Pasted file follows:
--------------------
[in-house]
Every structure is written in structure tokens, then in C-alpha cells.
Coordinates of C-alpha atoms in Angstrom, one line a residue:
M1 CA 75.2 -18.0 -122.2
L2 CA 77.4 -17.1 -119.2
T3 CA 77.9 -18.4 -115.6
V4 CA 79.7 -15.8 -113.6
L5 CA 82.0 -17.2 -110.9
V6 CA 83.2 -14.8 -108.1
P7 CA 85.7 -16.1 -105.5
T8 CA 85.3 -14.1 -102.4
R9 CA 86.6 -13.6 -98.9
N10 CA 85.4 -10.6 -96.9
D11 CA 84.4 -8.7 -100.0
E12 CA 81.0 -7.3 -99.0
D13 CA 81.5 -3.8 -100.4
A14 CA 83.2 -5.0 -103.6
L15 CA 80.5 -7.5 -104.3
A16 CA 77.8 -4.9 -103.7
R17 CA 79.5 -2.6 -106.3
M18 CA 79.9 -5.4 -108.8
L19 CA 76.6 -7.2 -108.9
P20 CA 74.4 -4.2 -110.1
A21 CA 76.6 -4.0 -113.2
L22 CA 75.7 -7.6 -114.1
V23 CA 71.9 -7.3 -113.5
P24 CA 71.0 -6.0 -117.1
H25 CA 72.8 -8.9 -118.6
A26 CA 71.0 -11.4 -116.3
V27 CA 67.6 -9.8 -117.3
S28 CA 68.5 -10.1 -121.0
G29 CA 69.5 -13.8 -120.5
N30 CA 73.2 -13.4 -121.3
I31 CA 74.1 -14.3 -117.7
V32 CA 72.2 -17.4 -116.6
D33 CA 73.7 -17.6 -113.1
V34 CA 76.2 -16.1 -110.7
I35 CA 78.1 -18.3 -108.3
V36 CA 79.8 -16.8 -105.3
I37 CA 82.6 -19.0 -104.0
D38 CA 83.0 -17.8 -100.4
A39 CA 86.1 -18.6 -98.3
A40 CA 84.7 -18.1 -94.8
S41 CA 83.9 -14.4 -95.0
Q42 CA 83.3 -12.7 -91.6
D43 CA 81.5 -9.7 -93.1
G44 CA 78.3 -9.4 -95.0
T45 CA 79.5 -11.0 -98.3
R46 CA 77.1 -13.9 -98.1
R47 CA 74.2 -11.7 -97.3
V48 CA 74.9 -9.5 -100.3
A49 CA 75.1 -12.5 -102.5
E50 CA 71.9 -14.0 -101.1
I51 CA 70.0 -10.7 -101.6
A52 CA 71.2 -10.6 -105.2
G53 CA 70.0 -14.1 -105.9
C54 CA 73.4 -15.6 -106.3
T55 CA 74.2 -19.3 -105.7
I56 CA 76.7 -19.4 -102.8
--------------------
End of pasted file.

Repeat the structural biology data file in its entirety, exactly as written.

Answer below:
[in-house]
Every structure is written in structure tokens, then in C-alpha cells.
Coordinates of C-alpha atoms in Angstrom, one line a residue:
M1 CA 75.2 -18.0 -122.2
L2 CA 77.4 -17.1 -119.2
T3 CA 77.9 -18.4 -115.6
V4 CA 79.7 -15.8 -113.6
L5 CA 82.0 -17.2 -110.9
V6 CA 83.2 -14.8 -108.1
P7 CA 85.7 -16.1 -105.5
T8 CA 85.3 -14.1 -102.4
R9 CA 86.6 -13.6 -98.9
N10 CA 85.4 -10.6 -96.9
D11 CA 84.4 -8.7 -100.0
E12 CA 81.0 -7.3 -99.0
D13 CA 81.5 -3.8 -100.4
A14 CA 83.2 -5.0 -103.6
L15 CA 80.5 -7.5 -104.3
A16 CA 77.8 -4.9 -103.7
R17 CA 79.5 -2.6 -106.3
M18 CA 79.9 -5.4 -108.8
L19 CA 76.6 -7.2 -108.9
P20 CA 74.4 -4.2 -110.1
A21 CA 76.6 -4.0 -113.2
L22 CA 75.7 -7.6 -114.1
V23 CA 71.9 -7.3 -113.5
P24 CA 71.0 -6.0 -117.1
H25 CA 72.8 -8.9 -118.6
A26 CA 71.0 -11.4 -116.3
V27 CA 67.6 -9.8 -117.3
S28 CA 68.5 -10.1 -121.0
G29 CA 69.5 -13.8 -120.5
N30 CA 73.2 -13.4 -121.3
I31 CA 74.1 -14.3 -117.7
V32 CA 72.2 -17.4 -116.6
D33 CA 73.7 -17.6 -113.1
V34 CA 76.2 -16.1 -110.7
I35 CA 78.1 -18.3 -108.3
V36 CA 79.8 -16.8 -105.3
I37 CA 82.6 -19.0 -104.0
D38 CA 83.0 -17.8 -100.4
A39 CA 86.1 -18.6 -98.3
A40 CA 84.7 -18.1 -94.8
S41 CA 83.9 -14.4 -95.0
Q42 CA 83.3 -12.7 -91.6
D43 CA 81.5 -9.7 -93.1
G44 CA 78.3 -9.4 -95.0
T45 CA 79.5 -11.0 -98.3
R46 CA 77.1 -13.9 -98.1
R47 CA 74.2 -11.7 -97.3
V48 CA 74.9 -9.5 -100.3
A49 CA 75.1 -12.5 -102.5
E50 CA 71.9 -14.0 -101.1
I51 CA 70.0 -10.7 -101.6
A52 CA 71.2 -10.6 -105.2
G53 CA 70.0 -14.1 -105.9
C54 CA 73.4 -15.6 -106.3
T55 CA 74.2 -19.3 -105.7
I56 CA 76.7 -19.4 -102.8